18 Songs, 1 Hour 11 Minutes

EDITORS’ NOTES

Phil Ochs recorded for two different labels, Elektra and A&M. This greatest-hits set is from his Elektra years, where he recorded his first three albums. The third album, Phil Ochs in Concert, has 10 of its 11 tracks featured here, with the between-song banter often removed and the sequence thrown out of order. His earliest albums—1964's All the News That's Fit to Sing and 1965's I Ain't Marchin' Anymore—are represented here by four songs apiece. Over time, Ochs would become less political—or at least more careful to couch his concerns in music that was lush and melodic. But here he's at his journalistic best, treating the events of the day as perfect fodder for modern folk singing. Sadly, many of his concerns are as relevant today as they were at the time he wrote these tracks. Anyone looking to summarize the folk-protest movement of the '60s should start here and balance it with the works of Bob Dylan, Joan Baez, Judy Collins, and Pete Seeger for a full-spectrum view.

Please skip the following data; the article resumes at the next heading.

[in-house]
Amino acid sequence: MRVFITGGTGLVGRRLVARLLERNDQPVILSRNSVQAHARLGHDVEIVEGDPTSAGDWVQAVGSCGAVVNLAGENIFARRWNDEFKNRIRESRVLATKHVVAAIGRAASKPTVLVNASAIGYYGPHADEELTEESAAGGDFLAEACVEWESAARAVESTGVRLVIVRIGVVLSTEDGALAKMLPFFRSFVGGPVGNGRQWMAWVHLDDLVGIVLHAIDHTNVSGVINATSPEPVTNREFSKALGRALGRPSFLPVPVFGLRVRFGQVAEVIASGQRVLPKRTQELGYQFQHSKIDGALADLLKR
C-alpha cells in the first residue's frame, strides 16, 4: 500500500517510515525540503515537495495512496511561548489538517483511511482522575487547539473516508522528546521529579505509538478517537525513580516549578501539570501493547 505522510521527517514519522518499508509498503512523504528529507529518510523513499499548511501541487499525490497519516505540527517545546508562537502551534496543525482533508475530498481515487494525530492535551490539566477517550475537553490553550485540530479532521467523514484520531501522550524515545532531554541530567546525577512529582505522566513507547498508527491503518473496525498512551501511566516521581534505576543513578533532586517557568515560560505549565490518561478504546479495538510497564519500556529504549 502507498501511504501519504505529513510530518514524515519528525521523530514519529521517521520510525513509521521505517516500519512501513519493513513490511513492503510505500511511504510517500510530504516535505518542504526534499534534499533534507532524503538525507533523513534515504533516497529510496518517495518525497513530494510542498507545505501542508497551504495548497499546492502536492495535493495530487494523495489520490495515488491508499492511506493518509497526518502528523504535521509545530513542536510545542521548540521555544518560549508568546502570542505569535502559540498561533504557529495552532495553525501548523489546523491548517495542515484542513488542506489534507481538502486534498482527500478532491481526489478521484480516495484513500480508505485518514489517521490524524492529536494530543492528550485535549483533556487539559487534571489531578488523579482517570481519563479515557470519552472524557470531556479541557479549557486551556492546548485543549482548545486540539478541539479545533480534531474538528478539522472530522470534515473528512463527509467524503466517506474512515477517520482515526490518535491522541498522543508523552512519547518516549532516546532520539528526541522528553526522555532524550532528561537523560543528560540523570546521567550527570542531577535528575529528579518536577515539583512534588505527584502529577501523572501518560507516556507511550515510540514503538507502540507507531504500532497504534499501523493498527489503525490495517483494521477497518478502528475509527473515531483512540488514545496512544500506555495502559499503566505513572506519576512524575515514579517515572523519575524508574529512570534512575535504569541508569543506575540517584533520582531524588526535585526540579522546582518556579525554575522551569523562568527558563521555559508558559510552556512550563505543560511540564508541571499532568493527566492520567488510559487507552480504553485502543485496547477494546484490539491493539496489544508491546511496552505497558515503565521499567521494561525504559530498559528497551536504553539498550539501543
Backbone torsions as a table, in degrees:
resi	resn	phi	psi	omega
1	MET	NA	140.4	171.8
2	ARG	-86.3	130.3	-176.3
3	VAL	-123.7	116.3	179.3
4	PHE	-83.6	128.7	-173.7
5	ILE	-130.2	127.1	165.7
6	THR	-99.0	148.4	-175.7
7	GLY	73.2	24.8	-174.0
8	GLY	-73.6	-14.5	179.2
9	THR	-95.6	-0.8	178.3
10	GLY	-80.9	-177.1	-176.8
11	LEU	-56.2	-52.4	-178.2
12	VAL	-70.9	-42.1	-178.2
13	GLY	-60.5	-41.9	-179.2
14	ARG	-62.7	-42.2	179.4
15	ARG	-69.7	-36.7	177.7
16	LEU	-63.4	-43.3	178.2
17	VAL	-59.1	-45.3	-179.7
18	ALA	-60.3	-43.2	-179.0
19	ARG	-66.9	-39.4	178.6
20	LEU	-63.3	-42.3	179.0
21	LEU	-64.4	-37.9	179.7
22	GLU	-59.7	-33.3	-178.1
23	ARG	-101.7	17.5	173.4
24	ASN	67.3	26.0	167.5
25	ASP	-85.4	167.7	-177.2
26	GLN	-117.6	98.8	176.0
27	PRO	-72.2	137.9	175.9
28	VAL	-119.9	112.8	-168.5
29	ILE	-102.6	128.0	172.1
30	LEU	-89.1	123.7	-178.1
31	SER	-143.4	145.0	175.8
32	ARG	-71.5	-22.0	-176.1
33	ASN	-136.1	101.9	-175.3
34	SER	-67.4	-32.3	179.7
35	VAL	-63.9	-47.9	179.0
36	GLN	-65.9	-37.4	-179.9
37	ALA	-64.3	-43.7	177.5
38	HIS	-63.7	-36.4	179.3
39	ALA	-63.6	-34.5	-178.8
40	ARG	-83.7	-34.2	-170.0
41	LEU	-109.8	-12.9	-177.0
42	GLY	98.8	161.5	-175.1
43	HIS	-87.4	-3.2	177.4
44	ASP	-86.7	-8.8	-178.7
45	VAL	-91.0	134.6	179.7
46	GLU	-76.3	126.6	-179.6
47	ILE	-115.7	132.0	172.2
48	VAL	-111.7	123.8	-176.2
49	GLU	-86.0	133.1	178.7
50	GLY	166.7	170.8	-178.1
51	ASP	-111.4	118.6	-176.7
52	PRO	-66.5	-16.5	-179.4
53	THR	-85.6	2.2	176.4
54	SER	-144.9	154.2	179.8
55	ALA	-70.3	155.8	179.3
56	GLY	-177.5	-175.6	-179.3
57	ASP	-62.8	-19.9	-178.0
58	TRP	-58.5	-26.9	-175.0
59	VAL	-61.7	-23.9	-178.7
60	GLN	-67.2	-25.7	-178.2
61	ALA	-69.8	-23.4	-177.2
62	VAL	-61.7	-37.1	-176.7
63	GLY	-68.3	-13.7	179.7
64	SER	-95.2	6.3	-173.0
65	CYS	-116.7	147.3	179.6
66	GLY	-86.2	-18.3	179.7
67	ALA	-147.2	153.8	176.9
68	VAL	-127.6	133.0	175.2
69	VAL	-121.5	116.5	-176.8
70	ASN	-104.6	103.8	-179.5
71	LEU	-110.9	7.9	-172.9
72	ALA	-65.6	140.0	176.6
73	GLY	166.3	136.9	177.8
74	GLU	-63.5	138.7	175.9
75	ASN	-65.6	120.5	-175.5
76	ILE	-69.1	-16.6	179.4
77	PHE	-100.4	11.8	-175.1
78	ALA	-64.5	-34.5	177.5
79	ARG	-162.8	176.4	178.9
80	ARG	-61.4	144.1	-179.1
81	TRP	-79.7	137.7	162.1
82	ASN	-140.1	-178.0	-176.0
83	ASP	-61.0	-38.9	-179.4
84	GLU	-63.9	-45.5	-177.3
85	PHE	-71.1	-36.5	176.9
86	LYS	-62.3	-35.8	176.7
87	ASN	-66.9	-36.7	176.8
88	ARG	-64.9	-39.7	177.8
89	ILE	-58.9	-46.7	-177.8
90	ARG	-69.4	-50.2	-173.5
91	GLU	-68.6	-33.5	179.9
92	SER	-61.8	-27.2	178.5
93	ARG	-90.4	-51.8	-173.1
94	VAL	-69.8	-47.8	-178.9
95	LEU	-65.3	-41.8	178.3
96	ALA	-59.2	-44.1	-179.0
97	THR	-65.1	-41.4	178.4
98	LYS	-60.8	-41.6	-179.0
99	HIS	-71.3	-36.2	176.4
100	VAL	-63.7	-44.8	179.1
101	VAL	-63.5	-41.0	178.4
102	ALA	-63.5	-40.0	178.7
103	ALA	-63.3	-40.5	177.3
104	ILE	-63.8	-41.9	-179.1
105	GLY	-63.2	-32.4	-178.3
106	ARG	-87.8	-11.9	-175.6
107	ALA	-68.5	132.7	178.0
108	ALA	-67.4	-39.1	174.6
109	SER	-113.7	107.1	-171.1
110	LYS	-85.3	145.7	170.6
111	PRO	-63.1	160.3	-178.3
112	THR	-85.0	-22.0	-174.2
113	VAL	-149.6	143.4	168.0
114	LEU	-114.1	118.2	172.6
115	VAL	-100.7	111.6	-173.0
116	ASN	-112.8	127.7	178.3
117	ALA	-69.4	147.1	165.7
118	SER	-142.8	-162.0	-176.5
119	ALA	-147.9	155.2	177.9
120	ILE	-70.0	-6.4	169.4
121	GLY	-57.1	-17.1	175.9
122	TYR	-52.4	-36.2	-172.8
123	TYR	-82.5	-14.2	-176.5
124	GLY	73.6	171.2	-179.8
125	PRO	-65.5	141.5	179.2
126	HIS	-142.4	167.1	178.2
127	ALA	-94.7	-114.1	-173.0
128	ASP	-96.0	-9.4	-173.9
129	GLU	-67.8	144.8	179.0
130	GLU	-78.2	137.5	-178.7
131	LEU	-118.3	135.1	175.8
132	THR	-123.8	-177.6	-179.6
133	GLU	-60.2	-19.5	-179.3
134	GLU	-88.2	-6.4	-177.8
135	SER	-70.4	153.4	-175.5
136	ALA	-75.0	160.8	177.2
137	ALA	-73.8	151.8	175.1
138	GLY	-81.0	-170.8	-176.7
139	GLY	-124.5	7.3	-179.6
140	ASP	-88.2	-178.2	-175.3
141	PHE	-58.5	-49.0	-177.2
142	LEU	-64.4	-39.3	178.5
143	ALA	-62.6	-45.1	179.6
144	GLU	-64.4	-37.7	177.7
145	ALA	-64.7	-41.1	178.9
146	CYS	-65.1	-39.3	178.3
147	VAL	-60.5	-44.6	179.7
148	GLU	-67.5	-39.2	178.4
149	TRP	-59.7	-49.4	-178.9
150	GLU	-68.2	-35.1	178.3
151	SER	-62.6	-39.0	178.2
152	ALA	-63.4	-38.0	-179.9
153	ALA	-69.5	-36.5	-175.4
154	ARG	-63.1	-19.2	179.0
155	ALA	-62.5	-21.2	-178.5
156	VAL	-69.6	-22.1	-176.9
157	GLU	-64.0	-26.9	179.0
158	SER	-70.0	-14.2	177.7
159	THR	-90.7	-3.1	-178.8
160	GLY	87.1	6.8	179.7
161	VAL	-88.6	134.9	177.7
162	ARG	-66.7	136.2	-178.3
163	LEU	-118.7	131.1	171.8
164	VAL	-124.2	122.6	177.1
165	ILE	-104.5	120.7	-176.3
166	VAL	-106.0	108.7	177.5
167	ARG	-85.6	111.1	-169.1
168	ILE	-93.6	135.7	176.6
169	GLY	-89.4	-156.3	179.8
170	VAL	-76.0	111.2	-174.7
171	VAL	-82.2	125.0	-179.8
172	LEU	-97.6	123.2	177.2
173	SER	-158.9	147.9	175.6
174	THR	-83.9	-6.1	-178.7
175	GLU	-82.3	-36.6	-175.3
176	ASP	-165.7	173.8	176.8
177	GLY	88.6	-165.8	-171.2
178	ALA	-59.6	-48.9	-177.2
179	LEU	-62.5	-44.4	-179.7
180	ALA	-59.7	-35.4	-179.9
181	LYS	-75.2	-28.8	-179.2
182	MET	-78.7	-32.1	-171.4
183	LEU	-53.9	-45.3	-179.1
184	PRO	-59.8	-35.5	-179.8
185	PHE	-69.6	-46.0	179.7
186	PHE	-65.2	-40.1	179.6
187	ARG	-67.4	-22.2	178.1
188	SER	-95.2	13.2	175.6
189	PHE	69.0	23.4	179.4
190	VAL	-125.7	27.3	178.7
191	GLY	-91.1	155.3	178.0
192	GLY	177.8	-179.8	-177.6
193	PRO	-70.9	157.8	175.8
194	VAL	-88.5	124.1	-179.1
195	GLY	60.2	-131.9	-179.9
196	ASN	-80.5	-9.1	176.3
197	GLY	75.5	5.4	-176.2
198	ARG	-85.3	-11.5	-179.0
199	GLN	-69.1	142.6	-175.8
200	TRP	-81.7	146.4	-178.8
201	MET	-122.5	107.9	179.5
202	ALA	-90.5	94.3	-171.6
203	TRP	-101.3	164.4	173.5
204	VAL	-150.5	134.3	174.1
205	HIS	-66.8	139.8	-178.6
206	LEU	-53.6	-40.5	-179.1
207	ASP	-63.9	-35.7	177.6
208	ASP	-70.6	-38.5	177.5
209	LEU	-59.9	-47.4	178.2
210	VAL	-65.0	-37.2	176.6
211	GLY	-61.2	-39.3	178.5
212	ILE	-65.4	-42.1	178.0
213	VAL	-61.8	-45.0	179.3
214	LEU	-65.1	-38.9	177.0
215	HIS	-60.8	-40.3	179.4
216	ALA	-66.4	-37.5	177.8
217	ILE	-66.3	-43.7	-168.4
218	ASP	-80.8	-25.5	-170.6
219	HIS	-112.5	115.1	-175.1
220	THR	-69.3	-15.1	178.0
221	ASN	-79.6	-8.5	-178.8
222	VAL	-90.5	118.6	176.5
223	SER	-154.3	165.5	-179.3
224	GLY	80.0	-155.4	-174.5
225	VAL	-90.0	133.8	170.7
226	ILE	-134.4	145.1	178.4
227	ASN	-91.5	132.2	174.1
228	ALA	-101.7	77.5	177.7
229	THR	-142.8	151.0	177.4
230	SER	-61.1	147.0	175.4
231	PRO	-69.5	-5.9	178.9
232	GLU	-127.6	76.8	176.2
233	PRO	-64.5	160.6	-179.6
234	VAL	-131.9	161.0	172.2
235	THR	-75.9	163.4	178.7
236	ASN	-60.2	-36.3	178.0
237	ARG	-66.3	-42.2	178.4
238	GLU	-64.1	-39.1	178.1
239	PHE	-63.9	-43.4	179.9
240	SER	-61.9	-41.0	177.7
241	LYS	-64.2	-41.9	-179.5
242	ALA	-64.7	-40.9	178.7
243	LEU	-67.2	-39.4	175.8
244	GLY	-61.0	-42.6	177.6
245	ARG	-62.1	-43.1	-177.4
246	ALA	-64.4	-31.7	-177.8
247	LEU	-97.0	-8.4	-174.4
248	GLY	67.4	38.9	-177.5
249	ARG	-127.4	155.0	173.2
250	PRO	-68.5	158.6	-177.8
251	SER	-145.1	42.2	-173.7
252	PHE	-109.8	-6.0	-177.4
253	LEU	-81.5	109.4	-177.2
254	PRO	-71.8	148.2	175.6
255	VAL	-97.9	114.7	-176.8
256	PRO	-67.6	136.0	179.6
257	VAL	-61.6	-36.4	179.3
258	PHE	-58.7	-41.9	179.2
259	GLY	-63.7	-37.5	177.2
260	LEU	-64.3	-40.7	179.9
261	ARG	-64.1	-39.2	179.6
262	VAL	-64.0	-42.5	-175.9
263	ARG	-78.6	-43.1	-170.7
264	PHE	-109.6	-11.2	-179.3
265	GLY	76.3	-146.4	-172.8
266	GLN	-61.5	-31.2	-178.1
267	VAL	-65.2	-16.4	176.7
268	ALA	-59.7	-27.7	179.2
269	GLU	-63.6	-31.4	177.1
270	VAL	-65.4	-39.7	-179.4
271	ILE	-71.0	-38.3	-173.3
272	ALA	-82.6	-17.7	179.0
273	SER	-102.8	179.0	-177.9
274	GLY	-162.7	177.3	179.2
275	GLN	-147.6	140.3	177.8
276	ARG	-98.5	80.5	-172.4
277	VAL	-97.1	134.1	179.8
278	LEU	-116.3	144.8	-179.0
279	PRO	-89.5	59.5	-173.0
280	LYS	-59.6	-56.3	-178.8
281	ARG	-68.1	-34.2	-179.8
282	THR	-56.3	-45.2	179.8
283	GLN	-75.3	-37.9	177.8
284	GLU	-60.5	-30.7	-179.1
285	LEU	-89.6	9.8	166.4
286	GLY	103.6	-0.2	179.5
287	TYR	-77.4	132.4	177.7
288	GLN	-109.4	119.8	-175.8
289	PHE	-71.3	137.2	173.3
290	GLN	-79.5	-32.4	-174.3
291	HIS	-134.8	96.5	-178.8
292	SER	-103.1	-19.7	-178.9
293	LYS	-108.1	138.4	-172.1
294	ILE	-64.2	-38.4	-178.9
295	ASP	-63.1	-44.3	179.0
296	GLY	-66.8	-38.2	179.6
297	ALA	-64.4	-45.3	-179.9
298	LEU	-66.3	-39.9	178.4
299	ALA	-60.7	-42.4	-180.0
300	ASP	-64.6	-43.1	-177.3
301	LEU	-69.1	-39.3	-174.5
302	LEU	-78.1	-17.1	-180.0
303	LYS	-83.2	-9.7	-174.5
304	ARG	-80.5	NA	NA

EDITORS’ NOTES

Phil Ochs recorded for two different labels, Elektra and A&M. This greatest-hits set is from his Elektra years, where he recorded his first three albums. The third album, Phil Ochs in Concert, has 10 of its 11 tracks featured here, with the between-song banter often removed and the sequence thrown out of order. His earliest albums—1964's All the News That's Fit to Sing and 1965's I Ain't Marchin' Anymore—are represented here by four songs apiece. Over time, Ochs would become less political—or at least more careful to couch his concerns in music that was lush and melodic. But here he's at his journalistic best, treating the events of the day as perfect fodder for modern folk singing. Sadly, many of his concerns are as relevant today as they were at the time he wrote these tracks. Anyone looking to summarize the folk-protest movement of the '60s should start here and balance it with the works of Bob Dylan, Joan Baez, Judy Collins, and Pete Seeger for a full-spectrum view.

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